How to Avoid Frost on Annual Flowers

Overview

One hard frost can severely damage or kill even the hardiest of annuals. All the time, money and energy put into caring for your annuals can be salvaged by avoiding frost in the first place. Some frost protection can be put together from household items while more extensive procedures may take some foresight and special materials. Either way, the amount of money spent to protect your flowers is surely negligible when compared to the time and effort spent on growing them.

Step 1

Water your annuals thoroughly before nightfall. Water droplets will be released during the night, keeping the air slightly warmer.

Step 2

Push two wooden stakes into the ground on either end of your bed of annual flowers. Be sure they are roughly at the same height.

Step 3

Place a plastic tarp or bedsheets over the stakes to create a tent over your annuals. This will insulate the flowers and keep frost off their leaves. Do your best to prevent the fabric from touching the leaves or petals as it may freeze and damage the plants once removed.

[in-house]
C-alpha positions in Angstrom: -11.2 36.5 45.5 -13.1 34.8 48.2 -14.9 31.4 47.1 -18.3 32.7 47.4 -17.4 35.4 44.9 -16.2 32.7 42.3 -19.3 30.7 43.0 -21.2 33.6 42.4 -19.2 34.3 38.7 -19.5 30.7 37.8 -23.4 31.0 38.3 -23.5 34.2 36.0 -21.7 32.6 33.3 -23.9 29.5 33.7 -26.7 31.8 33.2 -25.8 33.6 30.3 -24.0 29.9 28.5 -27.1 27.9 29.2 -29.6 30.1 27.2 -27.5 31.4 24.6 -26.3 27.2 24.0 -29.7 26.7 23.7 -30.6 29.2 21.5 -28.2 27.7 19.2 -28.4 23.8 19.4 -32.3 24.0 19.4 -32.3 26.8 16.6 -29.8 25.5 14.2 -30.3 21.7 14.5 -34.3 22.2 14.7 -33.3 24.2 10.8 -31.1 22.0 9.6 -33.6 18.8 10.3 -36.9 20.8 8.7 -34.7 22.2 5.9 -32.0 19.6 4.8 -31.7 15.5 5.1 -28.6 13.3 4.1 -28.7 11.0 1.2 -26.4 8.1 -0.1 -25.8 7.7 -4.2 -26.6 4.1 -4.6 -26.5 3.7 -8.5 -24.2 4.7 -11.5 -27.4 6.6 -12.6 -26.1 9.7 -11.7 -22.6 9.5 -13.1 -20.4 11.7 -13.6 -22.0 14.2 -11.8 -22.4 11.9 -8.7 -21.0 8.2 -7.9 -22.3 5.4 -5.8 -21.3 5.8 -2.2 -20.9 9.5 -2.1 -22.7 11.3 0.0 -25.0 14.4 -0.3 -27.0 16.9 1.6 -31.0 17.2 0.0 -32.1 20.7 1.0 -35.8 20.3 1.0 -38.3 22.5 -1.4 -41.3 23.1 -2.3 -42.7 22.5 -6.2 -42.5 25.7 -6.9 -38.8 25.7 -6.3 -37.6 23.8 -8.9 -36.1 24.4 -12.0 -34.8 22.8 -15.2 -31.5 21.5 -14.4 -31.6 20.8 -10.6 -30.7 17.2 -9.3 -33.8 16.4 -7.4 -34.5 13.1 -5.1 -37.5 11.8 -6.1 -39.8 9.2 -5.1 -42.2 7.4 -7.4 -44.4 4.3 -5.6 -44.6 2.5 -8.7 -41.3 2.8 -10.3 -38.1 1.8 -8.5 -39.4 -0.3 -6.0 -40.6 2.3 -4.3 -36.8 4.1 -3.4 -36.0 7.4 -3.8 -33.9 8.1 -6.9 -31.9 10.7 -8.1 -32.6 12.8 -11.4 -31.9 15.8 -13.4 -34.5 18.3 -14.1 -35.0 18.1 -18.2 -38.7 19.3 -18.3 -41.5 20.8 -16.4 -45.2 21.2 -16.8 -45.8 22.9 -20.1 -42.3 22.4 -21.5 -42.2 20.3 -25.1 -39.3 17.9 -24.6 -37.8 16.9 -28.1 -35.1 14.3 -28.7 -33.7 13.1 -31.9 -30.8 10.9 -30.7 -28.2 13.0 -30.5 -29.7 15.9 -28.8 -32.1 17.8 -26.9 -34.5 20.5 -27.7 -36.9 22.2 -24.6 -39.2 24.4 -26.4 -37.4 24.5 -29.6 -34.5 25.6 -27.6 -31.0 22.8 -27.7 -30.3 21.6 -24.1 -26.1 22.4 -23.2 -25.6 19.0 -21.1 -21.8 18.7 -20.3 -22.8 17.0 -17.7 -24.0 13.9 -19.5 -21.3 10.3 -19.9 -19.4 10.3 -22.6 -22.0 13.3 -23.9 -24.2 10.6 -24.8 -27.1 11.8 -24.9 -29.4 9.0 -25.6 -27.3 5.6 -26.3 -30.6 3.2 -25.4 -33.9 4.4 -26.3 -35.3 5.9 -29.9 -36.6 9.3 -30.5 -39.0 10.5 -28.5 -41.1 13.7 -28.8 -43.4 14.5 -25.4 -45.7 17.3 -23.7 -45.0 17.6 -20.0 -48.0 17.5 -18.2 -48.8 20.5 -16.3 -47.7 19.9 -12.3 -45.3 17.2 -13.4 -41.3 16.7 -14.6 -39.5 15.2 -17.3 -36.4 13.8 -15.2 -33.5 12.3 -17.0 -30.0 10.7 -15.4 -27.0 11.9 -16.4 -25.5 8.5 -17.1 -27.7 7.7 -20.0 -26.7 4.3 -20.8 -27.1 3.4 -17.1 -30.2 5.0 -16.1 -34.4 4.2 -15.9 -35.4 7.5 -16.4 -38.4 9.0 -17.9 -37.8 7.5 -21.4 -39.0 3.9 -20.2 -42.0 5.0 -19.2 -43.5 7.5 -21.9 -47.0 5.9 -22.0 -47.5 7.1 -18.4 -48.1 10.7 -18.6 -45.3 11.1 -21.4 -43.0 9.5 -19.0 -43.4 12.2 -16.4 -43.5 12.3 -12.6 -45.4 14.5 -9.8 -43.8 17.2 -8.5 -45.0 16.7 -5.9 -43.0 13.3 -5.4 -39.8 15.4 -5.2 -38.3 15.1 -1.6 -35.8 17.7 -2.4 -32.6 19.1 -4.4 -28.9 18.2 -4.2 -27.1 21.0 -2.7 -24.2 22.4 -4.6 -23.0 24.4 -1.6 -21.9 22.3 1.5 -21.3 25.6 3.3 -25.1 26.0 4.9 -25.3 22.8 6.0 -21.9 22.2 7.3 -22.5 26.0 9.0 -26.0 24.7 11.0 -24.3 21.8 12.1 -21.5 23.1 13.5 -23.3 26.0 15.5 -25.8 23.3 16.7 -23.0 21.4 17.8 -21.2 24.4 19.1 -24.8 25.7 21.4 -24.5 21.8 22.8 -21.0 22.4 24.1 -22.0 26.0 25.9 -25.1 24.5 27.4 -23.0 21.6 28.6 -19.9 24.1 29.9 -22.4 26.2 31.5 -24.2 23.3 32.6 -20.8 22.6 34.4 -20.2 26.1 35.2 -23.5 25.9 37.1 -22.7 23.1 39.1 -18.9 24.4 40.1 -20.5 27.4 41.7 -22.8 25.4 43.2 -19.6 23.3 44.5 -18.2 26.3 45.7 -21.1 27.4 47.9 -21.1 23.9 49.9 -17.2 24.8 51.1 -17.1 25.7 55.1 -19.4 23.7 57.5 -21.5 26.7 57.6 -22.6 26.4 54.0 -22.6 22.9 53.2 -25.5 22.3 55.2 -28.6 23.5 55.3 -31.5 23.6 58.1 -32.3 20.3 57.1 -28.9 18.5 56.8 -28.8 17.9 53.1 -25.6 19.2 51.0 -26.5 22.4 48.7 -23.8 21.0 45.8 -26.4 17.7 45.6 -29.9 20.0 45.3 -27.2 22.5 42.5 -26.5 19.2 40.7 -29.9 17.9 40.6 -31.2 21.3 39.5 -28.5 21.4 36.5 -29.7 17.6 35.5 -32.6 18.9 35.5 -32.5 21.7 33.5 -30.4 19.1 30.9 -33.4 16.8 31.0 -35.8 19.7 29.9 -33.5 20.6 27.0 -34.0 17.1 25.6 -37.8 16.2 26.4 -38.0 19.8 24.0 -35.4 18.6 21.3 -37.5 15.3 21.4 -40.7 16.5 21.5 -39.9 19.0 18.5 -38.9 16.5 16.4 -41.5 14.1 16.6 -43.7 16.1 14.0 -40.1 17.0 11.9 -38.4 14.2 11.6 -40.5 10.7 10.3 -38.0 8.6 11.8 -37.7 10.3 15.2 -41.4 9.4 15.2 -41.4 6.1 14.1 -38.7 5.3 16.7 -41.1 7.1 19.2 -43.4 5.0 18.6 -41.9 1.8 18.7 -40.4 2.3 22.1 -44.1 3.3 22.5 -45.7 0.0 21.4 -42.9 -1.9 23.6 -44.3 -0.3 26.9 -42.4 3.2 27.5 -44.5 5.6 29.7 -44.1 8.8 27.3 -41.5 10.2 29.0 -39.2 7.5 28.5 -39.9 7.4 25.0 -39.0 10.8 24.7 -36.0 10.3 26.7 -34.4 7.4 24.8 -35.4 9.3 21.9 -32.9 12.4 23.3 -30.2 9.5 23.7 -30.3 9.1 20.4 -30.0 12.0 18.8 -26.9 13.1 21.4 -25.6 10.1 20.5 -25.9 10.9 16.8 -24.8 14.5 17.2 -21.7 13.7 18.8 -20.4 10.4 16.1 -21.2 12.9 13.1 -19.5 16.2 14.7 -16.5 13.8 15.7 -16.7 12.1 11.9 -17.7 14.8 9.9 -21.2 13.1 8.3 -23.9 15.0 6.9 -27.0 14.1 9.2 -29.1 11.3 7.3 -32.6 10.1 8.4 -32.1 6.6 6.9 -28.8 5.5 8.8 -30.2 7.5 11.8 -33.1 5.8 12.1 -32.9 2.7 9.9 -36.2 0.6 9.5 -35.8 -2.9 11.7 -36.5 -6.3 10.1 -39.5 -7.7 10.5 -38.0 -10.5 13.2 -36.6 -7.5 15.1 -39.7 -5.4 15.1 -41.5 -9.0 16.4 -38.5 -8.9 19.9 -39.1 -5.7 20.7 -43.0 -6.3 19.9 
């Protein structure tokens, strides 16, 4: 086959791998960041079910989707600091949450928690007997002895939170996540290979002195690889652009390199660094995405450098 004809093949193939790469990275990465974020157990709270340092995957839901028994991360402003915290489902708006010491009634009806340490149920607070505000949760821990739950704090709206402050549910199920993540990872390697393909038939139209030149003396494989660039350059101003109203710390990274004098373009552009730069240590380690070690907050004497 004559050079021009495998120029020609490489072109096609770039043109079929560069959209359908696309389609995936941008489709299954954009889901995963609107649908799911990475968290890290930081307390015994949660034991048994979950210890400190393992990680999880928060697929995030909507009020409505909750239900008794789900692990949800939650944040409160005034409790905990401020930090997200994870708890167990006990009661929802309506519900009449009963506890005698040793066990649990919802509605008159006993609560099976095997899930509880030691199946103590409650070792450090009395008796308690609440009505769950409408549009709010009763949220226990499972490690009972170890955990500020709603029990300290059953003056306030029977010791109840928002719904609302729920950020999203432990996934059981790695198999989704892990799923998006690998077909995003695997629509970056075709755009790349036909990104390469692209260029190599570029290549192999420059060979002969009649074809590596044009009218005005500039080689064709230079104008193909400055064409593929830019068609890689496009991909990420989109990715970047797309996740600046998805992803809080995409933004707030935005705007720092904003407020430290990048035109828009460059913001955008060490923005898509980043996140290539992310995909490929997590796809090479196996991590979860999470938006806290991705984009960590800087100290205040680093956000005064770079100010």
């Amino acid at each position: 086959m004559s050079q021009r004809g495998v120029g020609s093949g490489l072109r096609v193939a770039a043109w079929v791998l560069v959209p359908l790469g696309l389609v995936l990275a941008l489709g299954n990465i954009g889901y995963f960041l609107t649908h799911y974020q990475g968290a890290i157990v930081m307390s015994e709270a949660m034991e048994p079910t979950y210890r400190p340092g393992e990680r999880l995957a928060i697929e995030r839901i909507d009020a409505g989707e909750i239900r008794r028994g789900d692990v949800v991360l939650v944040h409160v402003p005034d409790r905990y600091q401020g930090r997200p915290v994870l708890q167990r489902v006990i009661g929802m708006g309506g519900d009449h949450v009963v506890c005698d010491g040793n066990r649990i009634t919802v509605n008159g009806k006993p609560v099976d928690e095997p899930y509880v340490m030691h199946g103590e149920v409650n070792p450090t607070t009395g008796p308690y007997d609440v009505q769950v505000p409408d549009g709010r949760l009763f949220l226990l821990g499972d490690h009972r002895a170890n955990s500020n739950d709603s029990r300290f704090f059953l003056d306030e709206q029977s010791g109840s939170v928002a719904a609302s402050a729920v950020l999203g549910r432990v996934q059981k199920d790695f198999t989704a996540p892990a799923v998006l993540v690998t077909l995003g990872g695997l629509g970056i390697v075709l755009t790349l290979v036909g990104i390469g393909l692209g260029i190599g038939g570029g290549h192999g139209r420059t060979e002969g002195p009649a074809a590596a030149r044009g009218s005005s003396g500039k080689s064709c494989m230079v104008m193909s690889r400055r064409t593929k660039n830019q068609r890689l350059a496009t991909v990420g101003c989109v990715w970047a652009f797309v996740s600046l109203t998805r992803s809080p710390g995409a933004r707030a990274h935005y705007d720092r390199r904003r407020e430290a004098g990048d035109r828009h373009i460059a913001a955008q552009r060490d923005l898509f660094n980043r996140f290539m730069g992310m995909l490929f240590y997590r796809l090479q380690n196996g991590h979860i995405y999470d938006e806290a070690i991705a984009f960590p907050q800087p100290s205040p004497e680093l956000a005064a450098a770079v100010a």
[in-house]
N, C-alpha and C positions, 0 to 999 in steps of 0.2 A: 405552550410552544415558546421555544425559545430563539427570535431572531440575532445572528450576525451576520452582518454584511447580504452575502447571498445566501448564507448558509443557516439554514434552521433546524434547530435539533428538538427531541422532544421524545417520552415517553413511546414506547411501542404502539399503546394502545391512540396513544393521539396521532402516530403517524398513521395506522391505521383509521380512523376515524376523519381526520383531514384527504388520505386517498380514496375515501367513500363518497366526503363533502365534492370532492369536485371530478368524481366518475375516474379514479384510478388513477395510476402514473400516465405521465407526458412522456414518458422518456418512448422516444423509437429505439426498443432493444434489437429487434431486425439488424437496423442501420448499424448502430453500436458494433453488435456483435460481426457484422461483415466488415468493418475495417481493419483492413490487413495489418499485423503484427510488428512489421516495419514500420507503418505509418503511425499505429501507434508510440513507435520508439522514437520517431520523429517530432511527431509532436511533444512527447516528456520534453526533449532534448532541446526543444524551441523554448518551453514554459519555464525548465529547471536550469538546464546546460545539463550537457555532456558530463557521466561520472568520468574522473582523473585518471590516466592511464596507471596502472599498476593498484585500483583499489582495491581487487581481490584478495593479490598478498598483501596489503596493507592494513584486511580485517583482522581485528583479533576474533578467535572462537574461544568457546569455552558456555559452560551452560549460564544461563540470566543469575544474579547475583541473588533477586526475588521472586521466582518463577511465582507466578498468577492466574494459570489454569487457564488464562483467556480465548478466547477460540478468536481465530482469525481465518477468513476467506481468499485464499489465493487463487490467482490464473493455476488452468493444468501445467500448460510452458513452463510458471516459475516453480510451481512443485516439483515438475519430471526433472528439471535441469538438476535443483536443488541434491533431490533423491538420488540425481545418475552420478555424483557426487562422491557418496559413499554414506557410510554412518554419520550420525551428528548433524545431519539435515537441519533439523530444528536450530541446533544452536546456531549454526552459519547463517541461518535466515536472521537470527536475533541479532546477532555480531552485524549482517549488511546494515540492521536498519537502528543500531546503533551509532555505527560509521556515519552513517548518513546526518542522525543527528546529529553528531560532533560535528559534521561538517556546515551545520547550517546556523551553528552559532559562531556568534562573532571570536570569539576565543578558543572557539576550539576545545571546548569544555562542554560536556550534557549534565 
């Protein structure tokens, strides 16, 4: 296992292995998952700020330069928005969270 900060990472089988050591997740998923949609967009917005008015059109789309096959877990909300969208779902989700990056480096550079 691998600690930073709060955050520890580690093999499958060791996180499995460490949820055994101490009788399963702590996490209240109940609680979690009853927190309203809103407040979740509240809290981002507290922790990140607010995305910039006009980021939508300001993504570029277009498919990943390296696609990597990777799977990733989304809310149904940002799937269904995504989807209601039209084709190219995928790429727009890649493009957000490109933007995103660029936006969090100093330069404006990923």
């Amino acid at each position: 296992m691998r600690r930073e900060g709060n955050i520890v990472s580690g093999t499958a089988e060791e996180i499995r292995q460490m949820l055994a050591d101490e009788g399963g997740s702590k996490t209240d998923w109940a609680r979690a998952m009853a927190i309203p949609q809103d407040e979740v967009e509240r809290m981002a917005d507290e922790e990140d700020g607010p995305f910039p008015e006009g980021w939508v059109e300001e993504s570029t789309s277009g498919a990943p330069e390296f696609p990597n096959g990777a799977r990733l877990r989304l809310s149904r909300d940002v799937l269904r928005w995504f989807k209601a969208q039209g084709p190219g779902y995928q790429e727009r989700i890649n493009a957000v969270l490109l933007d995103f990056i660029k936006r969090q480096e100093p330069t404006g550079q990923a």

Step 4

Stretch tarp or sheets all the way to the ground and place rocks or heavy sticks on their edges to keep in place.

Step 5

Remove covering after the frost to prevent overheating and assess any damage.

Tips and Warnings

  • Potted plants are particularly susceptible to frosts as their roots are not protected. Be sure to bring them indoors before the freezing temperatures settle in.

Things You'll Need

  • Sheets
  • Plastic tarp
  • Rocks
  • Wooden stakes
  • Water

References

  • Danny Lipford: Protect Your Garden from Frost and Freeze
  • Garden Helper: Frost
Keywords: frost, annual flowers, protect plants

About this Author

Kelsey Erin Shipman has worked as a travel writer, poet, journalist and award-winning photographer since 2004. She is a featured poet on NYC public radio, is the winner of the San Jacinto & Alethean Literary Societies' Poetry Award, and has authored three collections of poetry including "cold days," "bastante" and "short poems." She earned a B.A. in philosophy from Southwestern University.